“There’s so many layers to that intersectionality,” Smith says. “When we talk about Indigenous issues...there has to be a trauma-informed approach to healthcare, to justice, to all of it. If reconciliation is truly going to work in this country, it's not only governments, it's not only civil society that has to do the work. It's every Canadian that has to deconstruct our colonial thoughts and question it.”
Together, we can create a barrier-free world
As we work towards genuine inclusion and accessibility for all, Smith and Dr. Robinson agree that meaningful change is only made possible through a shift in mindset.
“We have to start with the mindset of inclusion."
"We have to start having a strong representation of peoples with disabilities, at policy and practice levels, while simultaneously being welcoming and representative of their world views, their cultures and their traditions,” Dr. Robinson says.
Smith adds that we must “really take the time to understand the legacy of colonialism and what it means, and how it might affect the disabled community. Understand what it means to be Indigenous in Canada, and then what it means to be Indigenous and disabled in Canada. Really trying to understand that intersectionality."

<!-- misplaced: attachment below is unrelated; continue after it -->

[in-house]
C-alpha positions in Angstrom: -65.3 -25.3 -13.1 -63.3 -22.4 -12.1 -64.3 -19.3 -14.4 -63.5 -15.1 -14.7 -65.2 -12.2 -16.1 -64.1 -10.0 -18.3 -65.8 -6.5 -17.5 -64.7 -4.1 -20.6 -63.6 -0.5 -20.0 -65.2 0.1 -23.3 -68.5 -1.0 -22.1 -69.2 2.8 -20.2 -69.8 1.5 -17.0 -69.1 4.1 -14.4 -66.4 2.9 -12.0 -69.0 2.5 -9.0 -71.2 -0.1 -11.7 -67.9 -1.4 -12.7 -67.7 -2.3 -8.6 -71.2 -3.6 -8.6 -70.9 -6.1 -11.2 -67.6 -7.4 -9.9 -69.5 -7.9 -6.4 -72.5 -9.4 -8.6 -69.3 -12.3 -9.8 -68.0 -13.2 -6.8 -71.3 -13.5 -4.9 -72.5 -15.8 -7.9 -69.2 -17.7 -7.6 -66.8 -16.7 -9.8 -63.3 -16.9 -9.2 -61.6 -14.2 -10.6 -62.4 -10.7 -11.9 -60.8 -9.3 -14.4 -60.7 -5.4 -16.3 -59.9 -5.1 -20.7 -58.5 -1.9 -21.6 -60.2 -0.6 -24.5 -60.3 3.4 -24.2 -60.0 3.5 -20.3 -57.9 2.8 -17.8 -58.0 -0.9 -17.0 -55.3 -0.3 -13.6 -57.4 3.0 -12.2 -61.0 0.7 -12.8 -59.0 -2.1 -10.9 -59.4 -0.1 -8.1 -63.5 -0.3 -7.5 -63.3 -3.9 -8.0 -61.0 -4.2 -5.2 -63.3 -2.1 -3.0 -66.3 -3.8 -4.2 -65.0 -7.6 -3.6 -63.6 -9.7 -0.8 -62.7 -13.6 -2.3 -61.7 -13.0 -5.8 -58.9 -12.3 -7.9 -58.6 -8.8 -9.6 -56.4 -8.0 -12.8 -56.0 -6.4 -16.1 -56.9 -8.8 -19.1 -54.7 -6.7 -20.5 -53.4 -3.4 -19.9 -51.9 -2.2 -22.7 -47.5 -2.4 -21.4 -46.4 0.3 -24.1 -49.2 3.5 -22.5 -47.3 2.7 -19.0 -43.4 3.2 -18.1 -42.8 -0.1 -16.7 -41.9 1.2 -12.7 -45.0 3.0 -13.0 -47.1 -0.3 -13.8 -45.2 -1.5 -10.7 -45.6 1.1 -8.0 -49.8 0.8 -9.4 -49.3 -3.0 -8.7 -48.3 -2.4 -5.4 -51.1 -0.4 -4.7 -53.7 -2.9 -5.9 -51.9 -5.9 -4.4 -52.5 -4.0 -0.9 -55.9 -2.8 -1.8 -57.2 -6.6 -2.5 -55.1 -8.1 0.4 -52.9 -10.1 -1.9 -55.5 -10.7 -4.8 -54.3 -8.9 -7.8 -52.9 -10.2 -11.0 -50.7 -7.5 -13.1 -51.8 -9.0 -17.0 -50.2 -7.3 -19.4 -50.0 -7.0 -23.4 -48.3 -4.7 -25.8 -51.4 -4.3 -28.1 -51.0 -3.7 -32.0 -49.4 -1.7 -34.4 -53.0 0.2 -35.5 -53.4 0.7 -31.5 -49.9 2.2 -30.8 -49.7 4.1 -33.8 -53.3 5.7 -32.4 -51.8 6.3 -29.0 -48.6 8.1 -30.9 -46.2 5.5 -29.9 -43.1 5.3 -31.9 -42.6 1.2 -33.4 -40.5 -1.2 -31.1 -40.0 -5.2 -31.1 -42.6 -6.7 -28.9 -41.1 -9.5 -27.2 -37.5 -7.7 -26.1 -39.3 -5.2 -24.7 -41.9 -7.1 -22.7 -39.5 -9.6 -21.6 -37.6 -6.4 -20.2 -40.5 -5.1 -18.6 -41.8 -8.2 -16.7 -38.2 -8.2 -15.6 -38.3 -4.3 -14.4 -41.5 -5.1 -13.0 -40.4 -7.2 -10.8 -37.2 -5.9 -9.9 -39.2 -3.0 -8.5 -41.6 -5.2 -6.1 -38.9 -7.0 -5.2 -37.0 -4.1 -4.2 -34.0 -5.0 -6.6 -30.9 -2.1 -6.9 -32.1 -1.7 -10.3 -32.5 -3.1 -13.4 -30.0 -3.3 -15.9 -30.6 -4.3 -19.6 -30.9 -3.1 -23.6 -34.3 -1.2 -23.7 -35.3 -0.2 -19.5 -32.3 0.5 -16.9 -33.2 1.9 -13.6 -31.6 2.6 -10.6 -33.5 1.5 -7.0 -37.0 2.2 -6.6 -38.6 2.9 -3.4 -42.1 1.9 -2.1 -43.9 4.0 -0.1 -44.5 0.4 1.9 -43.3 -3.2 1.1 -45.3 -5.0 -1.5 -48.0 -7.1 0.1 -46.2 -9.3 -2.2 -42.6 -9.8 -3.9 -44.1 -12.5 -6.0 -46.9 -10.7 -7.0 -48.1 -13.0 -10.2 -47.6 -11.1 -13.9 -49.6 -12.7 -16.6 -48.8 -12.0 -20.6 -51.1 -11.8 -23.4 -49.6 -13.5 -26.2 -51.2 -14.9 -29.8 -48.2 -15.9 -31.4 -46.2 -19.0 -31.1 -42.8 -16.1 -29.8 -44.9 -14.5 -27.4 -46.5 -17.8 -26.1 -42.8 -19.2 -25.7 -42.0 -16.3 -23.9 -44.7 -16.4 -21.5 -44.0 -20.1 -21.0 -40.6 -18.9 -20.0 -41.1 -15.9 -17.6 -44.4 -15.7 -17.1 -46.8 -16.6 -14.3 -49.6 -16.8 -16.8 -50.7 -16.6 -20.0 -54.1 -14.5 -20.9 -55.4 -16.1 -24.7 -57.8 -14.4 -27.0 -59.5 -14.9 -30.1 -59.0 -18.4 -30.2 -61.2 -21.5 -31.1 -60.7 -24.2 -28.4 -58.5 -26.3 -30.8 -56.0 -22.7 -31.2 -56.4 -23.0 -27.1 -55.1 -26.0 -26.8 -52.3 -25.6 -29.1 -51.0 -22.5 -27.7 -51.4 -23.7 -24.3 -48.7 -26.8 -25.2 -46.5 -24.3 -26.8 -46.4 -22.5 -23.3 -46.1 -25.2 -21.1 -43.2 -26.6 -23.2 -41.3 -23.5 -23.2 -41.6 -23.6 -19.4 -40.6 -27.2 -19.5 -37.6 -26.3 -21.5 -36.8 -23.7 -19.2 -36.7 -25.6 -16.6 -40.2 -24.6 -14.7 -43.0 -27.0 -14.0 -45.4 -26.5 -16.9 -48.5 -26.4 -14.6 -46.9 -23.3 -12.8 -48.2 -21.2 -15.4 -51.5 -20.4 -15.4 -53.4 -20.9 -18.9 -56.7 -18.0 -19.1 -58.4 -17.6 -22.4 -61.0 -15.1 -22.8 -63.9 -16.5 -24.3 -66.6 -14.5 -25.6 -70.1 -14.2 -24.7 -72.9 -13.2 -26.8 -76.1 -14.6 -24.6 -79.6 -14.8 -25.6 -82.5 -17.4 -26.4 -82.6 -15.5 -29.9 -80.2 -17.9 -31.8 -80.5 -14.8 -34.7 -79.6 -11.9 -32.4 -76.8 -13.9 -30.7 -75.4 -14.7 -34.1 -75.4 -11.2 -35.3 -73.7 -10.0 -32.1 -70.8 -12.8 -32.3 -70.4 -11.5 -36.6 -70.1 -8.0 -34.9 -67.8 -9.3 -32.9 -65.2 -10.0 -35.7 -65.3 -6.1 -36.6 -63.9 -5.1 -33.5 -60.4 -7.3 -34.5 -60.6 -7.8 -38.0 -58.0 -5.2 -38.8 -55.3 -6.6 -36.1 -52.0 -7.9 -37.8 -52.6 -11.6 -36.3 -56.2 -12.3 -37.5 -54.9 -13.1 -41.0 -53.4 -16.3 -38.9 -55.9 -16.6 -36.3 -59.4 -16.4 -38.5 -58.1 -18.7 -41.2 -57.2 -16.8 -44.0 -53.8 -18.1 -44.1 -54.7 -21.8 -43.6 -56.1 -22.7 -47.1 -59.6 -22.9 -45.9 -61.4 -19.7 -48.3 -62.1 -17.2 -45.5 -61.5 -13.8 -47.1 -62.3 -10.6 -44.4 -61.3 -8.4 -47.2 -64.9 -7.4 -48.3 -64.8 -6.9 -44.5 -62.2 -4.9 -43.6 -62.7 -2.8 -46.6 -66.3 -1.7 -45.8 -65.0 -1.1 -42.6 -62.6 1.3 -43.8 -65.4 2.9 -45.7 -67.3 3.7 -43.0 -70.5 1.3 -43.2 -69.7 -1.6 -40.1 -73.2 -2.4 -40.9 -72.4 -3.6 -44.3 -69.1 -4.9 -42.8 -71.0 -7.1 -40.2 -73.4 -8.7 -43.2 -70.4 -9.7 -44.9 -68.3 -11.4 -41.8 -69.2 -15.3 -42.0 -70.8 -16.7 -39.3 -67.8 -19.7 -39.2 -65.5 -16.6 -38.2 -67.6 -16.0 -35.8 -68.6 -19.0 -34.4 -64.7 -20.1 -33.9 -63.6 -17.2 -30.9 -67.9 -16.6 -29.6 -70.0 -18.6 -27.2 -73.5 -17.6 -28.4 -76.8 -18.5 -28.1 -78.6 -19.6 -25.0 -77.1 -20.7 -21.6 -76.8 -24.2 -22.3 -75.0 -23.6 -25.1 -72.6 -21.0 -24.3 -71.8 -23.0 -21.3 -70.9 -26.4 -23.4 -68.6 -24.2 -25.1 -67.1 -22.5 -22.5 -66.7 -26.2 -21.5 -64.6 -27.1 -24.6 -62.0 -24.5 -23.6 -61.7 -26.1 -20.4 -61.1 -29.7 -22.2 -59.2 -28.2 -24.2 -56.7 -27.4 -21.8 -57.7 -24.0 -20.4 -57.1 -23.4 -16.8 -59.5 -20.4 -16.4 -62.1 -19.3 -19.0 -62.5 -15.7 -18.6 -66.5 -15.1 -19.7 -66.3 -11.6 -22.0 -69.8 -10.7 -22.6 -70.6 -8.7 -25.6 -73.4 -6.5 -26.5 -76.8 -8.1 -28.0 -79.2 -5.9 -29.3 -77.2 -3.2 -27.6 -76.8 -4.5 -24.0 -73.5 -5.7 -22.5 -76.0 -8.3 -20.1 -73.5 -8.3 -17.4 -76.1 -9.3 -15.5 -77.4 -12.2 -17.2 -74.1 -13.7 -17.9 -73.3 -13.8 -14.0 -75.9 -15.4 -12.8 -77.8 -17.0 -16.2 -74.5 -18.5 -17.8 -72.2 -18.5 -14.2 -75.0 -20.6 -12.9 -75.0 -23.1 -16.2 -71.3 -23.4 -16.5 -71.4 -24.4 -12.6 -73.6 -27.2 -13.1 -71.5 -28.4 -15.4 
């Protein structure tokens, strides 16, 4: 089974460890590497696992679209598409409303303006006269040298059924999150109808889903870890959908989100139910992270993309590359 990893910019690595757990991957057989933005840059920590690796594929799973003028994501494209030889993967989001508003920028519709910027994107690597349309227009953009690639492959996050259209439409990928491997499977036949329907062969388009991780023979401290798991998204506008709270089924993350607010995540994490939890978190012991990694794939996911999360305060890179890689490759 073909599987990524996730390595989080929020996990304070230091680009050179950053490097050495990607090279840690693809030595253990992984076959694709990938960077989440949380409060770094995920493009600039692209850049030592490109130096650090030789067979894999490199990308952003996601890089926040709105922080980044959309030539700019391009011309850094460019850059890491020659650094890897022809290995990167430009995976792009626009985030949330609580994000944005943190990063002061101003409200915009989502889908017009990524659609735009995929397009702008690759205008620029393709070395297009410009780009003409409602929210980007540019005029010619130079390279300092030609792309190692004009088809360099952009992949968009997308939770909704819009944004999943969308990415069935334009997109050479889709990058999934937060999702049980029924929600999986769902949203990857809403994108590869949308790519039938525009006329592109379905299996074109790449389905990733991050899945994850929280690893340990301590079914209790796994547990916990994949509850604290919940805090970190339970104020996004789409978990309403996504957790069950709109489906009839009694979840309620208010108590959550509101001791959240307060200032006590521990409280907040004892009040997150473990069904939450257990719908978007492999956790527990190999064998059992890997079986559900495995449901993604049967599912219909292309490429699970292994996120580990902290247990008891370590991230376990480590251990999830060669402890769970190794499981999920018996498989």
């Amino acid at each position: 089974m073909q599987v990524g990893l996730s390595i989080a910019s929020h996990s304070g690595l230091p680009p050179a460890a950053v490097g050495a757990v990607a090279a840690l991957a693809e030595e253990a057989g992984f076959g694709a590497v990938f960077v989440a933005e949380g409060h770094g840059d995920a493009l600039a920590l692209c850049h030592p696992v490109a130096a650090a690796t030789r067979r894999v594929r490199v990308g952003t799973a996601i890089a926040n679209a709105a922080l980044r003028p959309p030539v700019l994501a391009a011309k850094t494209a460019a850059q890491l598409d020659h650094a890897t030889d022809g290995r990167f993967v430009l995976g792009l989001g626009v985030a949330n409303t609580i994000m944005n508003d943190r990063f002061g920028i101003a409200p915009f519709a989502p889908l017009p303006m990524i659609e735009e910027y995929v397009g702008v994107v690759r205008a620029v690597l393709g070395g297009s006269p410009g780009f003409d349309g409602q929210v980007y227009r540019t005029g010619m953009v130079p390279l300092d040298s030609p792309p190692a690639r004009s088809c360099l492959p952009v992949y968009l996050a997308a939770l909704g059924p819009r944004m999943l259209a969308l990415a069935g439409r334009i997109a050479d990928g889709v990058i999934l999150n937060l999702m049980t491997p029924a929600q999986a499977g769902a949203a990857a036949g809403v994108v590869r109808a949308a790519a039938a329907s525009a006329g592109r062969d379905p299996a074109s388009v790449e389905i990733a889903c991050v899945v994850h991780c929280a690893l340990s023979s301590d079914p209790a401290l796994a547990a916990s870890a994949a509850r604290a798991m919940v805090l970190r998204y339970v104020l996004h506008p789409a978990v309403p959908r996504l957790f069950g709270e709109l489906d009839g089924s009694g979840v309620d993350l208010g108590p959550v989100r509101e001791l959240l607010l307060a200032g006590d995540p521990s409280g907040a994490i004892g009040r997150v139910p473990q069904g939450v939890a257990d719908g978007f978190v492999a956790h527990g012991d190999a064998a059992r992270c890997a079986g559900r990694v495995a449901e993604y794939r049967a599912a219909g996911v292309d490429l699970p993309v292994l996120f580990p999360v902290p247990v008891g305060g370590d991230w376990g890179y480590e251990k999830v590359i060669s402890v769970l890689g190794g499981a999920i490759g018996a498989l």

Inclusion, accessibility and allyship play an integral role in creating a world for Everyone Everywhere. Together, we can create a global community that is welcoming and reflective of all lived experiences, and celebrates the unique value each person provides in creating a more abundantly diverse society.
“It's about creating a safe, inclusive space where peoples are going to know that they are being valued and protected...and accepted and welcomed for what we are all adding to our communities,” Dr. Robinson continues. “We are learning simultaneously from each other by our differences and through our differences, and how those differences can actually create a more compassionate and respectful space of belonging. We cannot underestimate the importance of talking about these realities. I’d like to thank the Rick Hansen Foundation for working towards creating a space to share our stories.”
Smith adds, “I want to extend a heartfelt thank you [to the Rick Hansen Foundation] for the work you're doing. It's so important to have allies that bring these issues to the forefront, because that's the only way we, as a nation, are going to move forward.”
Learn more from Dr. Robinson by joining The Power of Inclusive Allyship Panel on Nov. 30, 2022!